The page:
What to do if your child wants to quit piano lessons

quit piano lessons
What to do when students want to quit piano lessons

All parents face the day their child wants to quit lessons. And if your child is currently begging to stop taking lessons, let me first offer encouragement: all kids go through this. Your child isn’t abnormal. In fact, if your child never gets tired of doing anything it’s abnormal!

And second, your child will be incredibly grateful if you push through this. I’ve never talked to any adult who is glad they quit music lessons. Every single one says they regret not learning how to play better. So it may be hard now, but if you make it through this it’ll be worth it.

But what do you DO? Here are a few things to try.

Changing the Practice Time

Most likely your child wants to quit because they don’t like practicing. The first thing you want to figure out is why they don’t like to practice. Sit down with your child (at a good time) and ask a few questions:

  1. Do they hate the songs they’re playing?
  2. Do they not like playing the songs repeatedly?
  3. Do they not like being left out of something else?
  4. Is it too hard or they can’t understand it?

Depending on their response, here’s a few fixes:

They hate the songs they’re playing

There is SO much music out there. If they hate all the songs they’re playing, change the songs! Talk to their teacher about the songs they’re playing and about what songs your child wants to learn. There’s no reason to constantly play songs they hate. You wouldn’t want to learn songs you hate, and neither do they.┬áNow sometimes there are songs that will be very helpful for your child to learn, but this is few and far between.

They don’t like playing the songs repeatedly

This might actually be the 3rd or 4th problem, but if they really don’t like practicing, there are ways to help them out. Kids have a hard time thinking long term, so while you can see that they will be glad they didn’t quit, they need some help in the here and now. Growing up my parents always used prizes to help motivate me. It was as simple as a penny per song we played (yeah, we had no idea how cheap that was!) to a bowl of our favorite “sugar” cereal that we weren’t allowed to have otherwise, or even extra time playing video games. The best prizes are the ones that they only get when they practice the piano.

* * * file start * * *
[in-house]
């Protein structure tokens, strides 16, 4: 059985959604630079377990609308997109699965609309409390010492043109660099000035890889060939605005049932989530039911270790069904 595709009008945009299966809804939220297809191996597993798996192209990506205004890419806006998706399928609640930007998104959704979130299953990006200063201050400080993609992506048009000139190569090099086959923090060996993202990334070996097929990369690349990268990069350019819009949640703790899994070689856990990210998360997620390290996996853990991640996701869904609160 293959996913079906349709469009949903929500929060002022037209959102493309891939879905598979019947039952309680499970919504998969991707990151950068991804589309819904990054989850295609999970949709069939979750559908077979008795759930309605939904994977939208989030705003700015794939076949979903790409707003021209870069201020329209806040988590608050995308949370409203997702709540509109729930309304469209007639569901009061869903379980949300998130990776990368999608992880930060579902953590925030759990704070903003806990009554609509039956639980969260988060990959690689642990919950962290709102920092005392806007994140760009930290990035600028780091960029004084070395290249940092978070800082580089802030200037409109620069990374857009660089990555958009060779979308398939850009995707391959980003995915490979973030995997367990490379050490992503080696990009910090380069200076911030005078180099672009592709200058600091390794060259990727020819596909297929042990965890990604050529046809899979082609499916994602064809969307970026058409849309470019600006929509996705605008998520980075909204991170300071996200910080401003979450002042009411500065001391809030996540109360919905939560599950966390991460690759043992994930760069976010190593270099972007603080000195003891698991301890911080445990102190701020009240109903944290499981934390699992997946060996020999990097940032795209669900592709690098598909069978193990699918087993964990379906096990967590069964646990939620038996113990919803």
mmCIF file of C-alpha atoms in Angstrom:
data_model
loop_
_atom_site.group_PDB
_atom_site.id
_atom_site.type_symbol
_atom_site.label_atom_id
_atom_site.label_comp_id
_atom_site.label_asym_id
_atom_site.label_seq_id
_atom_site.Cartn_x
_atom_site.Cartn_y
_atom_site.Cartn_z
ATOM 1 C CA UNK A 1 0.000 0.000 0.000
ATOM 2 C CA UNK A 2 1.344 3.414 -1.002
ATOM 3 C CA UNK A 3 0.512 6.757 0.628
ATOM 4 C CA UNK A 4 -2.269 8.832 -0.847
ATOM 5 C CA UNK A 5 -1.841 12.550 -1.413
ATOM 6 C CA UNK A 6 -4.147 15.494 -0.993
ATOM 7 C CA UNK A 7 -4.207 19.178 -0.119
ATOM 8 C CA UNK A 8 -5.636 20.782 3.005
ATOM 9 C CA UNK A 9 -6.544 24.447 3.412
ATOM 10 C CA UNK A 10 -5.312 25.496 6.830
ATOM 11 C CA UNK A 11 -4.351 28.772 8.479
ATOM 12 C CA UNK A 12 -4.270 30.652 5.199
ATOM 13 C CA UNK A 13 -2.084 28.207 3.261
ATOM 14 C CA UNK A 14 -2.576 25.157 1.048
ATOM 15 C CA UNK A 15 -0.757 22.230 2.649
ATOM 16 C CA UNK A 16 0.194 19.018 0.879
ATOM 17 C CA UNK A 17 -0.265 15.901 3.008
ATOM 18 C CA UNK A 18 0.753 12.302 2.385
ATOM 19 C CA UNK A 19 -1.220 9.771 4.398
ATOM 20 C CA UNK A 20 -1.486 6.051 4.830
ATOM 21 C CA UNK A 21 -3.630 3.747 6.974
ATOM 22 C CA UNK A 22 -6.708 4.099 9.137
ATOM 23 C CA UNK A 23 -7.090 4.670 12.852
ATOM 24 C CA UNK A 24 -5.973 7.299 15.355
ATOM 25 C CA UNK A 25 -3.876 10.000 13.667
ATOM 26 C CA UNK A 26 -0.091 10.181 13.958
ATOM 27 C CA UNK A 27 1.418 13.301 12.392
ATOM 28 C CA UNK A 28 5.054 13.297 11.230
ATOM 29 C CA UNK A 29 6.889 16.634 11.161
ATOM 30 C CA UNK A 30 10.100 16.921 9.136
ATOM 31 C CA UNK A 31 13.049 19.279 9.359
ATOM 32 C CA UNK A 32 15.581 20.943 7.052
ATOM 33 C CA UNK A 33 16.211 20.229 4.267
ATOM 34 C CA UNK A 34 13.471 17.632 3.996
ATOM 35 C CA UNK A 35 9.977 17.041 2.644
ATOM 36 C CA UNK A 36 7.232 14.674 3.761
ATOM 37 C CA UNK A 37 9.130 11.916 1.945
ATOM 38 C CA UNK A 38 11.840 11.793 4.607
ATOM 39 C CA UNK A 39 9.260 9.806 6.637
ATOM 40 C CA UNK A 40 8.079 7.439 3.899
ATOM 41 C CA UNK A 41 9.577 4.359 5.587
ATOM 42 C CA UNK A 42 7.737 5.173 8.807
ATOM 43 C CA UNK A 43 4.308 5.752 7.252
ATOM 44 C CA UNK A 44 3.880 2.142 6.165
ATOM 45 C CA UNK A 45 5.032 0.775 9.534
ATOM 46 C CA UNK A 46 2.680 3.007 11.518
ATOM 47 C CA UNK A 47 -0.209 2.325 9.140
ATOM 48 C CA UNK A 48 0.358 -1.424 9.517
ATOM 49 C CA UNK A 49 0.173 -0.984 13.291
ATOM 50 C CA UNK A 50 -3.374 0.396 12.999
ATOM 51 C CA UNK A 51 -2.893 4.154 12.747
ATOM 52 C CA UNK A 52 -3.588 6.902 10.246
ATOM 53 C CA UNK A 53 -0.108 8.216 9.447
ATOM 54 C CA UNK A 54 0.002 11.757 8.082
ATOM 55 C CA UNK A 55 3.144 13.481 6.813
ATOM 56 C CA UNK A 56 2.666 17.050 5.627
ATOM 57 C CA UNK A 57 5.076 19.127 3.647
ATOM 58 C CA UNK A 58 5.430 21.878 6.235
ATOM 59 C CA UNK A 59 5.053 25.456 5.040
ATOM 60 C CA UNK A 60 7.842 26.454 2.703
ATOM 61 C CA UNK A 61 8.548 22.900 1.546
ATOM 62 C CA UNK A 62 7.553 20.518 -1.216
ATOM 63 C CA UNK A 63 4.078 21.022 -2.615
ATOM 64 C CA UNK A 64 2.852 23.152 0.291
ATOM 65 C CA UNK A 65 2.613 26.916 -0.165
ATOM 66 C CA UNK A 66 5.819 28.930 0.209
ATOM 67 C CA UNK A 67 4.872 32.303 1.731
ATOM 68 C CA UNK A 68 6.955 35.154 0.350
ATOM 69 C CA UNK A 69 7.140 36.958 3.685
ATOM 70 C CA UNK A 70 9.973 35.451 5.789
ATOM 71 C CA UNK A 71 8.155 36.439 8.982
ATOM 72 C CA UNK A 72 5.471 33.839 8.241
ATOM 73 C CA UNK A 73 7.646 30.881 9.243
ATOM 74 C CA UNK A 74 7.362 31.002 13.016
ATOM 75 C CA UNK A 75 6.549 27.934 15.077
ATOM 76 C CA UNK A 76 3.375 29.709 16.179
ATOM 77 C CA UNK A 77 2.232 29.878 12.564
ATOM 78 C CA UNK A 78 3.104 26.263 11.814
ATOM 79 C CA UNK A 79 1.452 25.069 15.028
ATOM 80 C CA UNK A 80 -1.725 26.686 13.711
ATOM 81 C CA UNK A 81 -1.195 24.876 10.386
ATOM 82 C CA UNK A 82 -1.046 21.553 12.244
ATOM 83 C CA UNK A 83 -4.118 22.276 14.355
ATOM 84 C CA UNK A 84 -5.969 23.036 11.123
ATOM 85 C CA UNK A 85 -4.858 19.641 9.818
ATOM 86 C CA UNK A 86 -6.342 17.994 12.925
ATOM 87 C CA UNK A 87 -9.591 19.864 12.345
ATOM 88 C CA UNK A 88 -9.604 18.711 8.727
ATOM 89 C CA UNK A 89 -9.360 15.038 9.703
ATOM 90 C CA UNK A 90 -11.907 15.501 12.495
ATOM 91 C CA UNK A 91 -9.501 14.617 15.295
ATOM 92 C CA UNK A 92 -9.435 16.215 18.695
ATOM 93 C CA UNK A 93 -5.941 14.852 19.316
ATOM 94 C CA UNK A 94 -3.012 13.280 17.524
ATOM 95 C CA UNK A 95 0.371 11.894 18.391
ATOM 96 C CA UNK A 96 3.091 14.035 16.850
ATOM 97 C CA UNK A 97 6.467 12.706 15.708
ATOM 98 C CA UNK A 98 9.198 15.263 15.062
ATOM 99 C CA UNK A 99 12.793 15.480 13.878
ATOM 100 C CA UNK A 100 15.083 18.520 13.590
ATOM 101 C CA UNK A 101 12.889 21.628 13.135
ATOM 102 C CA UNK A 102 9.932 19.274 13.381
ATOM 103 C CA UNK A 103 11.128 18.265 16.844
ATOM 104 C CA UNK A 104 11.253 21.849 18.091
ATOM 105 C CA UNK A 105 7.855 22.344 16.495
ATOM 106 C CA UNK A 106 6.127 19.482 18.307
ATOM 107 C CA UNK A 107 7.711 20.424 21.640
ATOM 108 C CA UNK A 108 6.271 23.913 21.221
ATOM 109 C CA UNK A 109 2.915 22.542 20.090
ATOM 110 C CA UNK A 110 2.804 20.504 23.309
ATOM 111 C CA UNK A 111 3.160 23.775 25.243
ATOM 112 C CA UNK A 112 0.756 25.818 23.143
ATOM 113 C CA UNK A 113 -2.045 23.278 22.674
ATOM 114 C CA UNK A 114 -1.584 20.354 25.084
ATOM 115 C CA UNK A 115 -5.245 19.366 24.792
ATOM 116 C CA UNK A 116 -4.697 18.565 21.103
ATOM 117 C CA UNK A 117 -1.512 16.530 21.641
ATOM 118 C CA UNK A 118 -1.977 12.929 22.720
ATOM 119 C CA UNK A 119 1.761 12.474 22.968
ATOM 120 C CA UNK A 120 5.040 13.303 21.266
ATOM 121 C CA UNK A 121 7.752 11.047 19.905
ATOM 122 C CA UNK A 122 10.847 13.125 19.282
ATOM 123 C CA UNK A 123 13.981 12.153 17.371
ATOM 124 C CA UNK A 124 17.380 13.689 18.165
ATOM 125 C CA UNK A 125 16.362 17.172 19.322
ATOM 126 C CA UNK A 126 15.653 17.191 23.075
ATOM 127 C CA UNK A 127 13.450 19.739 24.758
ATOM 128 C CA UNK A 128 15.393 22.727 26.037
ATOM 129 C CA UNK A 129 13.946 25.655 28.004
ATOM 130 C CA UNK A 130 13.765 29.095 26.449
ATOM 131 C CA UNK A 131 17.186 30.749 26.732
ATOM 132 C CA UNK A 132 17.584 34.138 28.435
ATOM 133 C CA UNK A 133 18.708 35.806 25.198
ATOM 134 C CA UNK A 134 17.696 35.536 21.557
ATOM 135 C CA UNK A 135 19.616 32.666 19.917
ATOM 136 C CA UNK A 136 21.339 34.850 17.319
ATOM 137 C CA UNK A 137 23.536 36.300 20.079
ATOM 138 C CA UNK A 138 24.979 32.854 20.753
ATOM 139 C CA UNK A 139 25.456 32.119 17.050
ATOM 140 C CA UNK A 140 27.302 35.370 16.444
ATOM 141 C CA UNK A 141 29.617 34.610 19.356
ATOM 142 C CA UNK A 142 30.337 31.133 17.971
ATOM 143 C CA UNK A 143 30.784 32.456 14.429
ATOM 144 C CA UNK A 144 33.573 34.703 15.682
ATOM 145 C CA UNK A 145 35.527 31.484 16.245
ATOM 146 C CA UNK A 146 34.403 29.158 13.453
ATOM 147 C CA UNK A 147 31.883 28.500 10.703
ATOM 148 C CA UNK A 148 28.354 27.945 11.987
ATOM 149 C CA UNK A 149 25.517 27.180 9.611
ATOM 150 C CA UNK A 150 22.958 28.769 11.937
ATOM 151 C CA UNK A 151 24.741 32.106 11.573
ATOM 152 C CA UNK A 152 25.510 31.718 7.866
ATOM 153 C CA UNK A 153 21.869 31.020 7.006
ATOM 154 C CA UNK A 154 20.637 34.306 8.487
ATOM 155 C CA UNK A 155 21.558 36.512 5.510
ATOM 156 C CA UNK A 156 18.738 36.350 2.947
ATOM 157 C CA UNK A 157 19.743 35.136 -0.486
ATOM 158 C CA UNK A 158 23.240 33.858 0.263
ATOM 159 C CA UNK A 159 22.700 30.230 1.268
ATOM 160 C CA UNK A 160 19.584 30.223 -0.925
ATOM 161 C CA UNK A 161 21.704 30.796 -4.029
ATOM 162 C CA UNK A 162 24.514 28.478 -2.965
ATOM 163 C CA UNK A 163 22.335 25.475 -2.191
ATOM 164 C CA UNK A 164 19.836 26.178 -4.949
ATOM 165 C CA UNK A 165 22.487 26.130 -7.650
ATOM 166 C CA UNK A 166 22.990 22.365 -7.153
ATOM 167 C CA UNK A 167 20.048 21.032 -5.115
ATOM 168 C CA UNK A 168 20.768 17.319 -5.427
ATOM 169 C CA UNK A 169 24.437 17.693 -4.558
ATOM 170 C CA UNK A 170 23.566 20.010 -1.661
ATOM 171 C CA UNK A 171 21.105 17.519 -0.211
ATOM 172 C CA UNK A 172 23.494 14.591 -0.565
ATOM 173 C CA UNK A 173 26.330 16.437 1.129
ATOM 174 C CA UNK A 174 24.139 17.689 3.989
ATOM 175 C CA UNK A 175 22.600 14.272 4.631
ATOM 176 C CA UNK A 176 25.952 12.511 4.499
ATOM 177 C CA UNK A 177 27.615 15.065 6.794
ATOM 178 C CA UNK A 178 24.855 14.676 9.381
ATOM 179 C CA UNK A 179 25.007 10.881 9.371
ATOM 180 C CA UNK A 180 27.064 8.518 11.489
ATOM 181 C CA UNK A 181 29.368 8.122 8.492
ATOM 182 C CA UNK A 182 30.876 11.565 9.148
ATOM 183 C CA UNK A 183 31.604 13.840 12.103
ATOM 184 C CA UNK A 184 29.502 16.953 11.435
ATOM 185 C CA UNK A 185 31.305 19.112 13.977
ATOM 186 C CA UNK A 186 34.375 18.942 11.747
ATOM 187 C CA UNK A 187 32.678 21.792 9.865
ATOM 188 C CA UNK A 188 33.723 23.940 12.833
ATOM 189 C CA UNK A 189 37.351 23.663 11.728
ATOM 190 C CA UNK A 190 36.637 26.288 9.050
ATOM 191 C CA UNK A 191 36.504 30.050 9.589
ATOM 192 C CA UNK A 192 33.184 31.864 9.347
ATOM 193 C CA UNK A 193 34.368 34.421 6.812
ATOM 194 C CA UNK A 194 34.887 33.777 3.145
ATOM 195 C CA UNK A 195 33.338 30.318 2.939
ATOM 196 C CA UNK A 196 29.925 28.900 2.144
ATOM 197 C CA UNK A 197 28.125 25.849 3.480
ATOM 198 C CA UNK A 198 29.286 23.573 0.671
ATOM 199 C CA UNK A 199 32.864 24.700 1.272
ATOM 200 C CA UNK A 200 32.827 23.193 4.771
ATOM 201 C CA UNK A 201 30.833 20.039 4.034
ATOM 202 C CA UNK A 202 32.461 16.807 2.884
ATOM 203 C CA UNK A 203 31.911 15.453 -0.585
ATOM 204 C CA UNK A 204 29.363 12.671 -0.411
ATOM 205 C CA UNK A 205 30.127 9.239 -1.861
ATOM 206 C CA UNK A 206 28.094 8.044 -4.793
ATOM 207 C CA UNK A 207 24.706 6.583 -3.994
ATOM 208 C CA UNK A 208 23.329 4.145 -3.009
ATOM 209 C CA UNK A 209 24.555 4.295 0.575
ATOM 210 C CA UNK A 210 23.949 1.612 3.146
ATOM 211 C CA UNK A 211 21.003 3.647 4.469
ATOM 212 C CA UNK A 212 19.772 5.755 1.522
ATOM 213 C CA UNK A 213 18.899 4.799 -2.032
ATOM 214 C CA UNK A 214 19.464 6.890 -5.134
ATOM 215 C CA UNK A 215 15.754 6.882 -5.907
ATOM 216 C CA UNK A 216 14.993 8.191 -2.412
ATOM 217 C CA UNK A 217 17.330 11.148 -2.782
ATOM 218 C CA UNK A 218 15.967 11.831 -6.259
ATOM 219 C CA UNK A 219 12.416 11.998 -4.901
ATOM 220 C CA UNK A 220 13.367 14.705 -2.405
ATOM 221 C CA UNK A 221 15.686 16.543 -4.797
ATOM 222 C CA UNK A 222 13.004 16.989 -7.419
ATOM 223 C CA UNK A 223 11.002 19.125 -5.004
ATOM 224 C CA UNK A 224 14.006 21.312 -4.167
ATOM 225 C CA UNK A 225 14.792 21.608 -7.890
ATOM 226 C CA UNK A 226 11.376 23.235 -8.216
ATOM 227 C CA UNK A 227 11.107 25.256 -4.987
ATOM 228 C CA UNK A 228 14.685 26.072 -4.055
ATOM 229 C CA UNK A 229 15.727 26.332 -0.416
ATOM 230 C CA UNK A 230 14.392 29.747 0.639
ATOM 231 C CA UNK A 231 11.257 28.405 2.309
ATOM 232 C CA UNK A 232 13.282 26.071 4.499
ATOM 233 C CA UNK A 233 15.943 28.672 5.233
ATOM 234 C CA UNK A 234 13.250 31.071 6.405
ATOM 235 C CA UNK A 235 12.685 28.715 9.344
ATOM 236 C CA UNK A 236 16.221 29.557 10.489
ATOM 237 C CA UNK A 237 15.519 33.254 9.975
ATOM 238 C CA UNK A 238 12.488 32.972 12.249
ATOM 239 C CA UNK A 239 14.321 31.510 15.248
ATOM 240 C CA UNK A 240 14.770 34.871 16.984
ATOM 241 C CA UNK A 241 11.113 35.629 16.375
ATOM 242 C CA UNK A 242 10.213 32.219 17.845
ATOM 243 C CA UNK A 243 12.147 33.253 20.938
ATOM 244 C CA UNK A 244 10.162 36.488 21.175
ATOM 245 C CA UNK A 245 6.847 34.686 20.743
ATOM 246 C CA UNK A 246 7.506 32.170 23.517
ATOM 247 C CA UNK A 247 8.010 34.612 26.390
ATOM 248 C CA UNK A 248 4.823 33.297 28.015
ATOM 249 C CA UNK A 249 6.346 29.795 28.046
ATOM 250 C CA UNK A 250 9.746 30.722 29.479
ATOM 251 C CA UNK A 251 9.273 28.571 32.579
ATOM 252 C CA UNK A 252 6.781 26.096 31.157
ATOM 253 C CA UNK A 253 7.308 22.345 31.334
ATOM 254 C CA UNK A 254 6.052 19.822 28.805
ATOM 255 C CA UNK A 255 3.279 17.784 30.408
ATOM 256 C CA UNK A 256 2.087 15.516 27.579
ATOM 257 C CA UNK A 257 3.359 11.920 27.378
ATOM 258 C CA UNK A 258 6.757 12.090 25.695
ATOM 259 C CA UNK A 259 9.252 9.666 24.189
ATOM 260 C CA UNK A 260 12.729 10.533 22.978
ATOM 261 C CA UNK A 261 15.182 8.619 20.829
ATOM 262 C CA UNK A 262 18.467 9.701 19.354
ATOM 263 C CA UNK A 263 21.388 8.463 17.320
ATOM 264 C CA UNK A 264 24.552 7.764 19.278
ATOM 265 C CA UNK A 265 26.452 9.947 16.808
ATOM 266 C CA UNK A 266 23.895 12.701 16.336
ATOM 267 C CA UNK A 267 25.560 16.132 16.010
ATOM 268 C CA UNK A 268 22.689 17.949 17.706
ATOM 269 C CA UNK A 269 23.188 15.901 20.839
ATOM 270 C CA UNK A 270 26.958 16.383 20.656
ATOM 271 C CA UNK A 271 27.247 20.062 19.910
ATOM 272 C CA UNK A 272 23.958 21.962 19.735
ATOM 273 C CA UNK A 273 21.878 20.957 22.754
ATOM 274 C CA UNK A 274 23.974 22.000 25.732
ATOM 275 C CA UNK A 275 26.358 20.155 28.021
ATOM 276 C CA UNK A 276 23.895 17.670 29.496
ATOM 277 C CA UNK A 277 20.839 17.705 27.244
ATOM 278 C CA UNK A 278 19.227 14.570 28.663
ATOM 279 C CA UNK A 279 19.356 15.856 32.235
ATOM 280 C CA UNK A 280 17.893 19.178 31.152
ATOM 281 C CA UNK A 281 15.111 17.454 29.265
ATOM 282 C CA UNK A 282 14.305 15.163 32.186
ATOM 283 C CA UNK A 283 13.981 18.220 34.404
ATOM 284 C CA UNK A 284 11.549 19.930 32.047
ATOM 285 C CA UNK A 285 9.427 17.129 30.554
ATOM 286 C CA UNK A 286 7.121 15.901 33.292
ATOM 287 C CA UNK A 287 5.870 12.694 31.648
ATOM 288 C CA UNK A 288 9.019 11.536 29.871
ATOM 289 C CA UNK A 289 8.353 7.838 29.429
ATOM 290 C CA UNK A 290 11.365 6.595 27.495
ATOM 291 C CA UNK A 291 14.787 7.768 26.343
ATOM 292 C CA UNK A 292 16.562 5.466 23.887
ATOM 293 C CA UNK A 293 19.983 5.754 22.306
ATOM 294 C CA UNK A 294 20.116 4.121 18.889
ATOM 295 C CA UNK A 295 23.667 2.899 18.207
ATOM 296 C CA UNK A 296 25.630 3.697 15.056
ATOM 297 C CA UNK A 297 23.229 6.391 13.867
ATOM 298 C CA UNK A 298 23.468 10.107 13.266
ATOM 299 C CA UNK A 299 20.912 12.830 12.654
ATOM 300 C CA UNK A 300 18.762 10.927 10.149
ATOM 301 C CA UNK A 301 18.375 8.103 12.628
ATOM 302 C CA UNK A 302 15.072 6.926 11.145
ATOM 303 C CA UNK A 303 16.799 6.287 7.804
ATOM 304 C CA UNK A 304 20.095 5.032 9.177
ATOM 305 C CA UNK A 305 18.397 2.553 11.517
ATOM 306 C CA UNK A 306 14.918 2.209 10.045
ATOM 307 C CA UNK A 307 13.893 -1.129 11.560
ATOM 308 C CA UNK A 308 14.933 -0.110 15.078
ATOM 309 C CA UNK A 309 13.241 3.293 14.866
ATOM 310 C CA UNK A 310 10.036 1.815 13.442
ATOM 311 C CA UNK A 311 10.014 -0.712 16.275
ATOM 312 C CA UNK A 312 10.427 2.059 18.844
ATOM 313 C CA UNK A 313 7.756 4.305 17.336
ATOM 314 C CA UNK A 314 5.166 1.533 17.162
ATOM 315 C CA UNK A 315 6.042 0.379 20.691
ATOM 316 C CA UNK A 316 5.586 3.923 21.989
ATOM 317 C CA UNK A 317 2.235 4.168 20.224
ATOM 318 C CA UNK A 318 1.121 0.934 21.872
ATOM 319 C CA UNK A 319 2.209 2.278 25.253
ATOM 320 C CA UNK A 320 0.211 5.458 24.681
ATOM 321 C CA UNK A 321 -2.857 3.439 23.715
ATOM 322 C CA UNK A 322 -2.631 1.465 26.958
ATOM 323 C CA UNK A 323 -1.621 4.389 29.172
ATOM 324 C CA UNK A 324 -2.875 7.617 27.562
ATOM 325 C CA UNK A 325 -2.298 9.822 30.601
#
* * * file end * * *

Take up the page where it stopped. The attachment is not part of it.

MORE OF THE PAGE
They feel like they’re losing out on something fun

This is usually a pretty easy one to solve: change the practice time. It may seem like no big deal to you for them to miss _____________(insert activity here), but it could be a really big deal for them. No one wants to miss out on something fun. Alternatively, it could be that their sibling playing video games while they’re practicing is difficult for them. If you can’t change the practice time, try changing the other activity.

It’s too hard

Every parent wants their child to be challenged, after all, that’s how they learn and grow. But if the learning curve is too steep, it can be too frustrating for your child to handle. Everyone is different in this regard. Some children can handle far more then others; just like some adults can handle far more.

There’s two approaches to this problem that seem to work. First, take smaller, baby steps. Talk to your teacher about how your child is feeling frustrated by the level of music and see if they can take a bit slower pace. This doesn’t mean your child is slower than others. It could be the teacher just started them on a faster track.

Second, and in my opinion the best, is setting small goals that are achievable. The most popular ones are either a time goal or a quantity goal. A time goal is just that: set a timer for 5 minutes, and tell them they’ll need to play this song for 5 minutes as best they can. A quantity goal is setting a certain number of measures (or amount of the song) to learn that day. If you put both of these together – play a certain number of measures for a certain amount of time – you and they will be shocked at how quickly they progress over the difficulty.

Summary

Bottom line: get involved. Your child wants to spend time with you. Getting involved in their practice time, not as a hovering parent but as an encouraging force, can mean the difference between them being able to play the piano or joining the ranks of adults who say “I wish I had stuck with it”.

 

 

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